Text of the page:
Beautiful, great apes and close relatives in Asian rainforest.

Leif Cocks:

African conservation is important.

Leif Cocks:

But it's so much more dire in, in Asia and therefore the need to, for us to concentrate efforts on Asia.

Leif Cocks:

One of the stories I put in, I think was finding our humanity is, the little girl on the beach and millions of starfish washed on the beach and she's throwing them back.

Leif Cocks:

And a cynical man says, , you can't can't save 'em all..

Leif Cocks:

Well it matters to each she throws back.

Leif Cocks:

And that's the beauty of it.

Leif Cocks:

We, again, as we get into false paradigms.

Leif Cocks:

It's the individual welfare of the animal, no, it's the whole environment and the individual doesn't matter.

Leif Cocks:

No.

Leif Cocks:

Get off these false paradigms.

Leif Cocks:

Both matter.

Leif Cocks:

We don't know the outcome.

Catherine:

And you're not going to know the outcome.

Catherine:

You're not going to be here to know the outcome

Leif Cocks:

exactly.

Leif Cocks:

But we have that vision and that vision is based on science and sound understanding.

Leif Cocks:

And our own individual selves are rewarded.

Leif Cocks:

A life of selfless service.

Catherine:

I am so thankful that you did not get discouraged with all of your planning and still being bombarded with all of the atrocities that continue to happen.

Catherine:

And so we need people like you to continue work, but continue the inspiration and bringing the information and the science.

Catherine:

Your research is science and evidence-based and peer reviewed.

Catherine:

And that is so imperative to education.

Catherine:

Moving forward with the protection of any species is understanding them, the true them through science.

Catherine:

Thank you.

Catherine:

All right.

Catherine:

So let listeners know where to find you, you have couple of websites.

Leif Cocks:

Yes.

Leif Cocks:

We, we have the, the orangutan project all one word, you come see us on a website.

Leif Cocks:

We have Facebook, Instagram, and Twitter.

Leif Cocks:

And of course we also, because a couple of species are falling outside of our umbrella of concern because elephants and people are killing each other and tigers had criminal syndicates coming in to poach them.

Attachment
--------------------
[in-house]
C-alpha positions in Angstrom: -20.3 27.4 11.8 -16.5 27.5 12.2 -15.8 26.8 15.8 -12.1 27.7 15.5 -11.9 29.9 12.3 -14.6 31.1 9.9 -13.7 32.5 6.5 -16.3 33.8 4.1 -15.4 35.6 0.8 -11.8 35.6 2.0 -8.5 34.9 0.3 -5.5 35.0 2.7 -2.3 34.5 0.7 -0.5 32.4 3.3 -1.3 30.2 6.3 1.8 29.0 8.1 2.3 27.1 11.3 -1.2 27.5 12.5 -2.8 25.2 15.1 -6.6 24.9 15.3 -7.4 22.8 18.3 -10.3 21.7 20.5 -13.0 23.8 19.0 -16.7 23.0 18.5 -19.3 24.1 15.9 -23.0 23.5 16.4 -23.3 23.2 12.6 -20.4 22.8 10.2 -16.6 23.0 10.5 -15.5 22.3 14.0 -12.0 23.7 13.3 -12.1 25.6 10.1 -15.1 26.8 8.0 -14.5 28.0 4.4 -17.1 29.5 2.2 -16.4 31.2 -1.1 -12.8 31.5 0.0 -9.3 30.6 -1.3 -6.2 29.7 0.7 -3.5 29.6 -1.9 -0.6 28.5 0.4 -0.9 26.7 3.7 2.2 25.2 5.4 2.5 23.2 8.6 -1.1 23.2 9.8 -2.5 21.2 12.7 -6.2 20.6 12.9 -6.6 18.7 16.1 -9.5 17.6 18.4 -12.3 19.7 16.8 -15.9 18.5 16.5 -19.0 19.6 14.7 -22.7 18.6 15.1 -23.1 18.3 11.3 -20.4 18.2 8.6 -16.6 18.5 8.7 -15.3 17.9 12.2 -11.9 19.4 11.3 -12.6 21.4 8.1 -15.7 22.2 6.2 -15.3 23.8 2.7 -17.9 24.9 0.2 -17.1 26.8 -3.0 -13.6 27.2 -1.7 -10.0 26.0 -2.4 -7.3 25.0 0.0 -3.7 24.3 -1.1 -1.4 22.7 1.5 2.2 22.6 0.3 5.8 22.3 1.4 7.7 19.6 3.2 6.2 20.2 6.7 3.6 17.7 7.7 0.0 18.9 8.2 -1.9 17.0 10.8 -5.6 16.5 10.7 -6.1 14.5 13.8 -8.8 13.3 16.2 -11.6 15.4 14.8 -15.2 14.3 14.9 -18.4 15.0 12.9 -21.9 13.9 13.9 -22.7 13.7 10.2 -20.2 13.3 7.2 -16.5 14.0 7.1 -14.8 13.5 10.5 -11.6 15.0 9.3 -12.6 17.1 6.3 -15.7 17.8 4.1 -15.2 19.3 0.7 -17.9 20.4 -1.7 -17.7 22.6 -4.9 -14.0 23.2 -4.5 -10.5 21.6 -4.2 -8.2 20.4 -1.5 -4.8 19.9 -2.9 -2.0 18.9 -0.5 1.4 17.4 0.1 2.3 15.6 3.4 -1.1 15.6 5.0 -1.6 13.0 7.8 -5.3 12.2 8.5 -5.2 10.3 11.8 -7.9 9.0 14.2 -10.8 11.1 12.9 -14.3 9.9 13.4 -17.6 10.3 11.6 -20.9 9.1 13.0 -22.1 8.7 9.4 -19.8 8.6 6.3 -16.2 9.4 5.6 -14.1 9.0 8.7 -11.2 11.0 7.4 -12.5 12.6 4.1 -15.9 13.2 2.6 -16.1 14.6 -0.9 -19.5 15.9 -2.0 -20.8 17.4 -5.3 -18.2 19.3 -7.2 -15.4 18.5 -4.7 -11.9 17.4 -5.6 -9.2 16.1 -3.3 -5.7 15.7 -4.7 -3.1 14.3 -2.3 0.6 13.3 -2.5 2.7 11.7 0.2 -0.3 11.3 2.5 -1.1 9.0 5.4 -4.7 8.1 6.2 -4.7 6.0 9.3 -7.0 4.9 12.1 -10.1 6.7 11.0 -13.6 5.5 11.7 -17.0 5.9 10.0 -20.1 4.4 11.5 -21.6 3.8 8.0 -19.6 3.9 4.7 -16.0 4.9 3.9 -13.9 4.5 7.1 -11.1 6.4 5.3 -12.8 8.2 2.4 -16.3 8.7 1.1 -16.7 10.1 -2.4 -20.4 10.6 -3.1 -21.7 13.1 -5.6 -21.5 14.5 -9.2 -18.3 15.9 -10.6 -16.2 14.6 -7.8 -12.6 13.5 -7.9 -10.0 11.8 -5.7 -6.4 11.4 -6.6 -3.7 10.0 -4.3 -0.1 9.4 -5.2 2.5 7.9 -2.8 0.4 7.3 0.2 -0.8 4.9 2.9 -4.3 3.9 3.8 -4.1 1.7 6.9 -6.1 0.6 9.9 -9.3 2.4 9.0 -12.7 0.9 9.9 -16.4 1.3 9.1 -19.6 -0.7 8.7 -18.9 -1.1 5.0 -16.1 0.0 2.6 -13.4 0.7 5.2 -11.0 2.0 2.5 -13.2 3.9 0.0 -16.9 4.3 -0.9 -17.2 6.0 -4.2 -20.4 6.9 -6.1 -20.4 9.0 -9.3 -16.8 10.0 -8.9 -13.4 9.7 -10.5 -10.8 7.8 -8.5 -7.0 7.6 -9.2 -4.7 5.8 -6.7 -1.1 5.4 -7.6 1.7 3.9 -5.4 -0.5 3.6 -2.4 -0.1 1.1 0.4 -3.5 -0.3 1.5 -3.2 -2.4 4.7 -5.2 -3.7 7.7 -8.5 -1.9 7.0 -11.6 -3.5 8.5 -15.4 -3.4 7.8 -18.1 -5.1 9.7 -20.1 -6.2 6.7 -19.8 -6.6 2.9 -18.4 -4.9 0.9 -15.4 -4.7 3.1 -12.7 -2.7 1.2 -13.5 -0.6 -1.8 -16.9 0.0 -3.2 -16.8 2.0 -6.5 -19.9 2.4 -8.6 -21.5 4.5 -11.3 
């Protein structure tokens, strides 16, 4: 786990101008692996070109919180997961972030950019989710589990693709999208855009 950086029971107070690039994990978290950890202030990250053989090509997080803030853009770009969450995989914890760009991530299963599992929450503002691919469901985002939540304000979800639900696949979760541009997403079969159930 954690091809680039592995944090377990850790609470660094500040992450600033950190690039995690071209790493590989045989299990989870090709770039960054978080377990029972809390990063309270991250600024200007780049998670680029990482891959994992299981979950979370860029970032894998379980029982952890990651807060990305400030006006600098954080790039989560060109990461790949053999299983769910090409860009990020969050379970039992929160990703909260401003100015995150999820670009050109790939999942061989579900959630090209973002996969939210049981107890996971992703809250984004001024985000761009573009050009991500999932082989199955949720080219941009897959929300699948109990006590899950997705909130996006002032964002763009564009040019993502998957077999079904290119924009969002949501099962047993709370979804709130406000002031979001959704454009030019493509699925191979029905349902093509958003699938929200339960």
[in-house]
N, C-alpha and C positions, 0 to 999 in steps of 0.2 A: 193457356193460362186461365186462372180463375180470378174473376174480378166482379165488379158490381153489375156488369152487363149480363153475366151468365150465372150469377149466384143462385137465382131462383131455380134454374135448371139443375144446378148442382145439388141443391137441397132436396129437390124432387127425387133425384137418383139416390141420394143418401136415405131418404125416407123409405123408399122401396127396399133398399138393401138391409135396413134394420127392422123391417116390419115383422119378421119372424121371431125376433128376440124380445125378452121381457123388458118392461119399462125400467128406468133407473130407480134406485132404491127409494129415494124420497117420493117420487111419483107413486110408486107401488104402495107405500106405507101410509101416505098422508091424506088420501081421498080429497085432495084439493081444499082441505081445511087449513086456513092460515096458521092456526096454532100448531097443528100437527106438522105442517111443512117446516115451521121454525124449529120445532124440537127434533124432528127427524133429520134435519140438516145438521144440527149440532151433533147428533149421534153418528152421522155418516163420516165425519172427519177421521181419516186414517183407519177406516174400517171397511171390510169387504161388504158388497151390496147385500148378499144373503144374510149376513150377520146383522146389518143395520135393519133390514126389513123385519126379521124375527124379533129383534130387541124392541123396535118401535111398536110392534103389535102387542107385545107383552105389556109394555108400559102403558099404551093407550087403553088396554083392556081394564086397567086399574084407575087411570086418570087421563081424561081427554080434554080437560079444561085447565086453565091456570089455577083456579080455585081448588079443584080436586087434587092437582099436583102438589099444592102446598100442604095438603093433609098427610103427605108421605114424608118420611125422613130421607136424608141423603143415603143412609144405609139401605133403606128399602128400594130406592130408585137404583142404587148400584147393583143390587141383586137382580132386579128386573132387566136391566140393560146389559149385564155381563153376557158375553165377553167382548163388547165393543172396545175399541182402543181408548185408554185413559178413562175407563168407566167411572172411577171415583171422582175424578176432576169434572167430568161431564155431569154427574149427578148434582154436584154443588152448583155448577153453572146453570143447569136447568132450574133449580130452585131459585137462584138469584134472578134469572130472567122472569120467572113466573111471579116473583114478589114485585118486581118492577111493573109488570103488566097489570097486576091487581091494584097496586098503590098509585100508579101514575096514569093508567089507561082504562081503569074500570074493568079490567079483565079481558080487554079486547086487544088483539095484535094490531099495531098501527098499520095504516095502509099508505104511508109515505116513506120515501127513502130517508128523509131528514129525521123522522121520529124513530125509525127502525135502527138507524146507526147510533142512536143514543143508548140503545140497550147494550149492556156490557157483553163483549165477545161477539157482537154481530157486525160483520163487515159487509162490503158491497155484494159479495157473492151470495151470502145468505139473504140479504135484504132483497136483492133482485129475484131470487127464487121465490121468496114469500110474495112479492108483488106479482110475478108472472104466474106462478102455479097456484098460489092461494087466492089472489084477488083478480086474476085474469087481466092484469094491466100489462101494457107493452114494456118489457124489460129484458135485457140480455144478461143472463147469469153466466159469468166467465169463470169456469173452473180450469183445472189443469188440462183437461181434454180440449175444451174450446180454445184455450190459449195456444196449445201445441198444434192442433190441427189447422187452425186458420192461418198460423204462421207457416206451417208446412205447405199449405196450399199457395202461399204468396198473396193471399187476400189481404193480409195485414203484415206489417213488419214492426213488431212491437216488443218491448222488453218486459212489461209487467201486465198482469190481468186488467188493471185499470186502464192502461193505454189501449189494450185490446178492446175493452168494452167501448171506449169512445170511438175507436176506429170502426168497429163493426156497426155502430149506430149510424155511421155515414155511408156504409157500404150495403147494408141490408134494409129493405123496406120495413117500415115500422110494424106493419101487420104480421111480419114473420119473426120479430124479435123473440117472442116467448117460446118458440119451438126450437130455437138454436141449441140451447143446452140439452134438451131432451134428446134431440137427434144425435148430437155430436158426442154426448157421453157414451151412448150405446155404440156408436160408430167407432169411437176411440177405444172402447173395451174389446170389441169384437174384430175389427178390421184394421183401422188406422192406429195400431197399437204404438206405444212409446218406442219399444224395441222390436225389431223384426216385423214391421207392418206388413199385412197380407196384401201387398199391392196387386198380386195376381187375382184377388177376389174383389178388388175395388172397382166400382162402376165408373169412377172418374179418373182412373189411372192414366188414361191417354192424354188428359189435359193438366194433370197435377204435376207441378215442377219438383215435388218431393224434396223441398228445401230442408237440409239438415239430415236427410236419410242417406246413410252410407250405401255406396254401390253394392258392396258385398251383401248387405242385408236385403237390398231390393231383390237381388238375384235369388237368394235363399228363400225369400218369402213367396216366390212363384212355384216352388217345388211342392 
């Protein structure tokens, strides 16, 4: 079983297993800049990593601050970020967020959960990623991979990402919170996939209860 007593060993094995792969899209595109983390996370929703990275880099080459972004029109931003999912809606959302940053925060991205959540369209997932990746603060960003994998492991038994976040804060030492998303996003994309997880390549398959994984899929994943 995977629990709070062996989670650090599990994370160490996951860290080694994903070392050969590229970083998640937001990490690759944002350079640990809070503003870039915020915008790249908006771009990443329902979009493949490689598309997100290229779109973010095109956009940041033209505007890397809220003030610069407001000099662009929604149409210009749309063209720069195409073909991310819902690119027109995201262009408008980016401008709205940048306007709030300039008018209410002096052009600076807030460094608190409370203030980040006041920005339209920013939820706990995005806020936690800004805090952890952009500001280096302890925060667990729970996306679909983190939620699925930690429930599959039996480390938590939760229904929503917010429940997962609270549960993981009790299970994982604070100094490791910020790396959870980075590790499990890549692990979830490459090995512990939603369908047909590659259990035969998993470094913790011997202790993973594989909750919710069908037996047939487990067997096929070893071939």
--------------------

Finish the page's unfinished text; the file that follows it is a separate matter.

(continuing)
Leif Cocks:

So we started up the international elephant international tiger project to bring all species.

Leif Cocks:

And then yet you can come come on the website and see all the work that we're doing to protect the forest and work with indigenous communities.

Leif Cocks:

As things open up post COVID come to the rainforest with me and experience the beautiful beings, with the orangutans firsthand,

Catherine:

I would love to take my husband out there and go out with you just because not just to see the orangutans, but to go out with an icon

Catherine:

of preserving this species.

Catherine:

And that would be an incredible journey for me.

, Leif Cocks:

a lot of people come and have life-changing experience.

, Leif Cocks:

And I give talks every night and kind of campfire talks on the, on the boat, on the river and take people in journey.

, Leif Cocks:

And of course you get to meet the wonderful young Indonesian conservationists who are on the front line, and then so it's, it's a very genuine enriching experience.

, Leif Cocks:

And for many people it is life-changing.

, Leif Cocks:

Oh,

Catherine:

absolutely.

Catherine:

And for me just doing the research on you has been life-changing for me.

Catherine:

, it is life-changing for me and the things that you've said today, very life-changing and things that I want to do better myself . The Orangutang project.org and it is the, with the word, the.

Catherine:

Theorangutan project.org.

Catherine:

Orangutang is O R A N G U T A N and he also has one regarding his books and a little bit more information about him.

Catherine:

LEIFCOCKS.ORG.

Catherine:

That's L E I F C O C K S.org.

Catherine:

You've been extremely inspiring, but what are your last inspiring words you'd like to share?

Leif Cocks:

Yeah, I mean, I'm just maybe paraphrasing is yeah.

Leif Cocks:

Love all and do what you please, because if you love all, your actions will in sense be beneficial and care to others.

Leif Cocks:

So there's a great freedom in love and universal love.

Leif Cocks:

I hope everybody can experience that joy which is inherent in all of us.

Leif Cocks:

Destruction or the sacrifice of individuals it is always wrong.

Leif Cocks:

That's not how nature works.

Leif Cocks:

The compassionate love of all living beings individually and collectively always bring the best and most notable outcome for all.

Leif Cocks:

The individual orangutans that we save and give the opportunity to live a free and happy life is a lifetime achievement of immeasurable value.

Catherine:

Leif Cocks..

Catherine:

Thank you so much.

Catherine:

You're you're truly humble, but yet you are very vocal in what the message is that you want to get out to citizens of the world regarding your studies with

Catherine:

Leif Cocks.

Catherine:

Thank you so very much for sharing your positive imprints.

Leif Cocks:

Well, thank you Catherine.

Leif Cocks:

Thank you everybody.

Catherine:

Don't forget to share episodes, download, subscribe, or follow this podcast.

Catherine: